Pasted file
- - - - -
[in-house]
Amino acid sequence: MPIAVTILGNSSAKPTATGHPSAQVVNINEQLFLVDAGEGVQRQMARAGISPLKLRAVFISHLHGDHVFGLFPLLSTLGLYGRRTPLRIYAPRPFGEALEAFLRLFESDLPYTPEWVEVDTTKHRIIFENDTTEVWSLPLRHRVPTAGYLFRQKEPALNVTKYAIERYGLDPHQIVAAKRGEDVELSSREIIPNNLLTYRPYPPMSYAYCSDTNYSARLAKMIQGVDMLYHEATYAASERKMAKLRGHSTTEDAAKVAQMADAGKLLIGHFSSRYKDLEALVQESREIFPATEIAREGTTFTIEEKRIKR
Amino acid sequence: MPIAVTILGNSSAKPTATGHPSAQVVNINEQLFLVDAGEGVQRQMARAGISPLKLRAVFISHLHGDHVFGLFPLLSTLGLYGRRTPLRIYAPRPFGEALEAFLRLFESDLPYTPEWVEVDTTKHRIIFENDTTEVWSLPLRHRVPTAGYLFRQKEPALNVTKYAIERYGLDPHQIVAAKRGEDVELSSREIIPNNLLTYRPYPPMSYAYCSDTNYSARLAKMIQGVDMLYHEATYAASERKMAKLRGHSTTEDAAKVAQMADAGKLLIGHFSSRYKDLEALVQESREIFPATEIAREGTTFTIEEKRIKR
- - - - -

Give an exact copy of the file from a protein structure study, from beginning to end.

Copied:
[in-house]
Amino acid sequence: MPIAVTILGNSSAKPTATGHPSAQVVNINEQLFLVDAGEGVQRQMARAGISPLKLRAVFISHLHGDHVFGLFPLLSTLGLYGRRTPLRIYAPRPFGEALEAFLRLFESDLPYTPEWVEVDTTKHRIIFENDTTEVWSLPLRHRVPTAGYLFRQKEPALNVTKYAIERYGLDPHQIVAAKRGEDVELSSREIIPNNLLTYRPYPPMSYAYCSDTNYSARLAKMIQGVDMLYHEATYAASERKMAKLRGHSTTEDAAKVAQMADAGKLLIGHFSSRYKDLEALVQESREIFPATEIAREGTTFTIEEKRIKR
Amino acid sequence: MPIAVTILGNSSAKPTATGHPSAQVVNINEQLFLVDAGEGVQRQMARAGISPLKLRAVFISHLHGDHVFGLFPLLSTLGLYGRRTPLRIYAPRPFGEALEAFLRLFESDLPYTPEWVEVDTTKHRIIFENDTTEVWSLPLRHRVPTAGYLFRQKEPALNVTKYAIERYGLDPHQIVAAKRGEDVELSSREIIPNNLLTYRPYPPMSYAYCSDTNYSARLAKMIQGVDMLYHEATYAASERKMAKLRGHSTTEDAAKVAQMADAGKLLIGHFSSRYKDLEALVQESREIFPATEIAREGTTFTIEEKRIKR